Background: Colorectal cancer is preventable by early detection and removal of precursor lesions. Central to early stages of colorectal neoplasia is activation of Wnt signaling, usually due to inactivation of the Apc tumor suppressor gene for which there is an established animal model, the ApcMin mouse. Immunodetection in stool of proteins up-regulated by aberrant Wnt signaling, within intestinal epithelial cells shed into the lumen, could be a rational approach to identify biomarkers of early intestinal neoplasia. Fem1b gene expression is up-regulated, following inactivation of Apc, in mouse intestinal epithelium. Methods: We initially screened pooled random stool samples by immunoblotting and found that we could detect, in ApcMin mice but not wild-type mice, a fragment of Fem1b protein with an antibody (Li-50) directed against an epitope near the middle of the protein, but not with antibodies directed against N-terminus or C-terminus epitopes. We then evaluated freshly voided individual stool samples collected on four consecutive days from four each of male and female ApcMin mice and their wild-type littermates. Results: The Fem1b antigen was detected with the Li-50 antibody in 15/16 samples from male ApcMin mice compared to 0/16 samples from male wild-type mice, and in 5/16 samples from female ApcMin mice compared to 0/16 samples from female wild-type mice. Conclusions: This study provides proof-of-principle that fragments of proteins, whose expression is increased by aberrant Wnt signaling early in intestinal neoplasia, can be immunodetected in stool. Excreted Fem1b protein fragments may be a useful biomarker for epithelial Wnt signaling and early intestinal neoplasia.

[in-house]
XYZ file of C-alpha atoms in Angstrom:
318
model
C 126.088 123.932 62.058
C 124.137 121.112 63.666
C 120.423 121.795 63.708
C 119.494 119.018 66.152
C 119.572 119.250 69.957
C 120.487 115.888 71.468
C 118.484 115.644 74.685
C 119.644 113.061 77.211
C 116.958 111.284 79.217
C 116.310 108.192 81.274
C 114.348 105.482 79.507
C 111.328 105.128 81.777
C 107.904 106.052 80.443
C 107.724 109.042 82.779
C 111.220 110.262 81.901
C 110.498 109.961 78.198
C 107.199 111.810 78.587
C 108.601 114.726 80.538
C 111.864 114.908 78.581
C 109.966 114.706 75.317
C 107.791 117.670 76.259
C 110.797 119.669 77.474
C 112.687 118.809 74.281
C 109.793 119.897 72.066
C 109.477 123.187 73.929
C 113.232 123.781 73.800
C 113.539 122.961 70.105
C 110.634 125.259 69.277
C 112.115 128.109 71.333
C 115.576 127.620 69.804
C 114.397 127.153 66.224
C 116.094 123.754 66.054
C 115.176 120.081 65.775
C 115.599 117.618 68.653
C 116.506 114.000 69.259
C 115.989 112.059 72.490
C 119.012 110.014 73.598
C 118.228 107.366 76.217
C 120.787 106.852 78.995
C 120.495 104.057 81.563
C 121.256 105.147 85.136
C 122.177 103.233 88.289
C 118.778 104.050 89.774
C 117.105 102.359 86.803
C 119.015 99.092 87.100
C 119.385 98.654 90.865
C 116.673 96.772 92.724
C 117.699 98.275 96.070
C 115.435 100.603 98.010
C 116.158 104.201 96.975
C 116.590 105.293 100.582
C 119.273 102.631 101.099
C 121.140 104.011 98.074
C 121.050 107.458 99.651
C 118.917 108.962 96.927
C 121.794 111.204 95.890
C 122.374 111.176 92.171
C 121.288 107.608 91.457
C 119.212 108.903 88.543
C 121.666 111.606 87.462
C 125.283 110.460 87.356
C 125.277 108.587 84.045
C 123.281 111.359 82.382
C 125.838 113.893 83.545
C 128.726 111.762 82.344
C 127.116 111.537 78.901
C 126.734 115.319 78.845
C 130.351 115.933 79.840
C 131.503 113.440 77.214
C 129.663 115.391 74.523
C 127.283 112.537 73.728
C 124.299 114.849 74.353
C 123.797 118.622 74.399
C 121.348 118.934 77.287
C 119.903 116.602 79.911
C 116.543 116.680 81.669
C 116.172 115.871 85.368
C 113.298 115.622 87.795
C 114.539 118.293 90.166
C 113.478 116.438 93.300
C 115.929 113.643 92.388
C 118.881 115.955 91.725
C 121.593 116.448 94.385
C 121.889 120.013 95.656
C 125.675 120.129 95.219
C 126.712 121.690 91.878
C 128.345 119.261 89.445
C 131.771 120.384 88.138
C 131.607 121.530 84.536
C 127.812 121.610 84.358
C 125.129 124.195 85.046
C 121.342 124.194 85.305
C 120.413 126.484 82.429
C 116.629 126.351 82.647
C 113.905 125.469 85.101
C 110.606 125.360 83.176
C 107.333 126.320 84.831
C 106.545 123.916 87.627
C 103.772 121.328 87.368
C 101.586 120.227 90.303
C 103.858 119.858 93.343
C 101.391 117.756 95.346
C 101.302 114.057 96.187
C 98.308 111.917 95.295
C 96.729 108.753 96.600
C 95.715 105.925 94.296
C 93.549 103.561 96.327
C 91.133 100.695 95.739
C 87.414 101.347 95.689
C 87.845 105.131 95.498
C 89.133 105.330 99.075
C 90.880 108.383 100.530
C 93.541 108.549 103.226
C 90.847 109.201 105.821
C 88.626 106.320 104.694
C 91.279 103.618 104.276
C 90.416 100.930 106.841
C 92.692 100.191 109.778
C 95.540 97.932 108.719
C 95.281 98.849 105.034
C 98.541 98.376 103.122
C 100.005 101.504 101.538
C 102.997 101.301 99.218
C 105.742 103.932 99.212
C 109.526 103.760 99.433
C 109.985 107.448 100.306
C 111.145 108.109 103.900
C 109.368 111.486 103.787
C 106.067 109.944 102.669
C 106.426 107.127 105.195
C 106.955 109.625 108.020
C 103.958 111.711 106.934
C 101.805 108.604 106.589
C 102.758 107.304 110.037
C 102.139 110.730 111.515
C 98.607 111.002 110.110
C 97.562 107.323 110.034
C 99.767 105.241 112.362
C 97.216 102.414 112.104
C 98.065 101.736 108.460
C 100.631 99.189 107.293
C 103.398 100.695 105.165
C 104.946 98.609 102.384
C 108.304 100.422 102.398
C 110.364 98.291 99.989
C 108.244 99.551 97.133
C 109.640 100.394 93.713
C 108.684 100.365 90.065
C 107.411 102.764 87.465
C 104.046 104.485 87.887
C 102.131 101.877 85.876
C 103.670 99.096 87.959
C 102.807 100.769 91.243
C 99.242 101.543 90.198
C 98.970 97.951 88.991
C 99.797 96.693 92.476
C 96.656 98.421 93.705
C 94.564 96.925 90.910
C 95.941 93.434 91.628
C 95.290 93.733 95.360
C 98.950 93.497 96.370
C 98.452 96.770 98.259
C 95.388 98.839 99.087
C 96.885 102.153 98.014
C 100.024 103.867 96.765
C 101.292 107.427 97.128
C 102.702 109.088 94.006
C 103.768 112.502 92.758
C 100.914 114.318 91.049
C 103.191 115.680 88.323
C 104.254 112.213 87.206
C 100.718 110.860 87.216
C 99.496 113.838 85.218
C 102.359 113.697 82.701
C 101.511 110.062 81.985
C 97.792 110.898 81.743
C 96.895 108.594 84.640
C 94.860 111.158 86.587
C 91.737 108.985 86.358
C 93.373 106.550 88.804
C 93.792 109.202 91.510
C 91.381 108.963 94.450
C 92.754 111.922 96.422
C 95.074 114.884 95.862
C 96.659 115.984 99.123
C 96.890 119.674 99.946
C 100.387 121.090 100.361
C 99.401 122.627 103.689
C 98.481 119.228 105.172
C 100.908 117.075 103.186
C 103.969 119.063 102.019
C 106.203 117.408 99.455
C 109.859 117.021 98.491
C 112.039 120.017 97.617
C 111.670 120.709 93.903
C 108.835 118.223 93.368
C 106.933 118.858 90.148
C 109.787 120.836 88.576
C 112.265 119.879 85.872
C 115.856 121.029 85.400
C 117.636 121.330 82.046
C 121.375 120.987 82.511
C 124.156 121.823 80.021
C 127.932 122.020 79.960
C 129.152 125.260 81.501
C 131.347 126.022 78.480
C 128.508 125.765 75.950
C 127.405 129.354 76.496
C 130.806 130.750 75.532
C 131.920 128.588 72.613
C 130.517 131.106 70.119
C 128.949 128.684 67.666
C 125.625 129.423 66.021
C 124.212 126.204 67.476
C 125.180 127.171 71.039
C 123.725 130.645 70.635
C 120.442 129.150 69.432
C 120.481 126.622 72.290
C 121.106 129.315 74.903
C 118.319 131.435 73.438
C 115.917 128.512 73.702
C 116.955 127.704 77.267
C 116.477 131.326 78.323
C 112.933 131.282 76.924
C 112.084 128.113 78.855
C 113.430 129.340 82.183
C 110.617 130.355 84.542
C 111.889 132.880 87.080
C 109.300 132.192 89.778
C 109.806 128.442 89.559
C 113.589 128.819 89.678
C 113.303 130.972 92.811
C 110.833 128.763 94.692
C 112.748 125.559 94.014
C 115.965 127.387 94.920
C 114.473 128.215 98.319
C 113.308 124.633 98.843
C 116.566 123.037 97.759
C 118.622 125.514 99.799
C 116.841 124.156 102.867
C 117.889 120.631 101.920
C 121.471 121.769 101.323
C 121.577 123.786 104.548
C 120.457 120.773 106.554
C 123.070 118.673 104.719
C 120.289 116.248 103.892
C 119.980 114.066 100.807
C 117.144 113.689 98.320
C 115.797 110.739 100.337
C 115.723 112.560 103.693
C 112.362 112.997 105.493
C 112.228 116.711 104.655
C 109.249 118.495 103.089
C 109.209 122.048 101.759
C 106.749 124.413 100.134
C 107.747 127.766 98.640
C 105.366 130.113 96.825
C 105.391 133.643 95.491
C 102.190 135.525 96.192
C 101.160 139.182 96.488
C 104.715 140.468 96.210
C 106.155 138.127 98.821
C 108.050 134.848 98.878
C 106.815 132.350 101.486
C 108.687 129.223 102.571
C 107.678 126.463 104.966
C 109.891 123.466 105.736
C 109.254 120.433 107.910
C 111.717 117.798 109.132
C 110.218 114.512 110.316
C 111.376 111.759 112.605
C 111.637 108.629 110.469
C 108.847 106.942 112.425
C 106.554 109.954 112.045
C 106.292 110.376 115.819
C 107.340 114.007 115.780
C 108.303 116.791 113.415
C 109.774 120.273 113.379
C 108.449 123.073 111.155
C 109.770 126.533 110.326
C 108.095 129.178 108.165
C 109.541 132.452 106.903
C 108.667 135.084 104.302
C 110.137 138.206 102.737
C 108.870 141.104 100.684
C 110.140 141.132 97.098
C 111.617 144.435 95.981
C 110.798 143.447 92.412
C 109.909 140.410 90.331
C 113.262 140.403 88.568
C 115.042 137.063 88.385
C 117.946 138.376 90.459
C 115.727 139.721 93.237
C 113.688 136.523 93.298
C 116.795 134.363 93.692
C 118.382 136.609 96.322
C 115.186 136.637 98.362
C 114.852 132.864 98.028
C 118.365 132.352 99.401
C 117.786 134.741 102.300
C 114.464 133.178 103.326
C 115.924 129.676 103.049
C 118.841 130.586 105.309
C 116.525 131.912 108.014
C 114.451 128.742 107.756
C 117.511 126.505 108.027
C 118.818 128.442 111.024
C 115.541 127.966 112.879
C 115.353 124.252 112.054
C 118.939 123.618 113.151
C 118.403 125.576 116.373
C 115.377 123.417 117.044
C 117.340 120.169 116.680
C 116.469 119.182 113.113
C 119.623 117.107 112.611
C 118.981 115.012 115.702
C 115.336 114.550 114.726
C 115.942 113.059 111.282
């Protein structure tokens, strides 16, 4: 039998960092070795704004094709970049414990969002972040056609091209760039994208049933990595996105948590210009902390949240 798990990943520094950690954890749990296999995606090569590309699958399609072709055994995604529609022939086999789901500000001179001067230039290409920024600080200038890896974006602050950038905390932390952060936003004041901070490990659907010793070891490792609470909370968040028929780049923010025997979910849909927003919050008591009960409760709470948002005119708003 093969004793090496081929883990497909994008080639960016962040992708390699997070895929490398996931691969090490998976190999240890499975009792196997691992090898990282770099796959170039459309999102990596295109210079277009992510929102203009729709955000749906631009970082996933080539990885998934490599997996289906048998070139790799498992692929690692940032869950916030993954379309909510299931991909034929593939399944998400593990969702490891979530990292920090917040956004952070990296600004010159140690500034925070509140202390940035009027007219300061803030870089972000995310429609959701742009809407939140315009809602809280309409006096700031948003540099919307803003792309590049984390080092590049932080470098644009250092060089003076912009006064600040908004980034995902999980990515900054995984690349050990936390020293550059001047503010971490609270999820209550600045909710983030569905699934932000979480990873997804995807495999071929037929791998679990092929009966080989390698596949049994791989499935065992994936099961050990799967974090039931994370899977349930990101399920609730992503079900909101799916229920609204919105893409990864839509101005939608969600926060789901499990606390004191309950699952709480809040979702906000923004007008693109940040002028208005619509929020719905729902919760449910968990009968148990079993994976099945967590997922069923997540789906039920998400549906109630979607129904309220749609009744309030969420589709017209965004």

|Idioma original||English (US)|
|Número de páginas||4|
|Estado||Published - feb 2011|
|Publicado de forma externa||Sí|
ASJC Scopus subject areas
- Cancer Research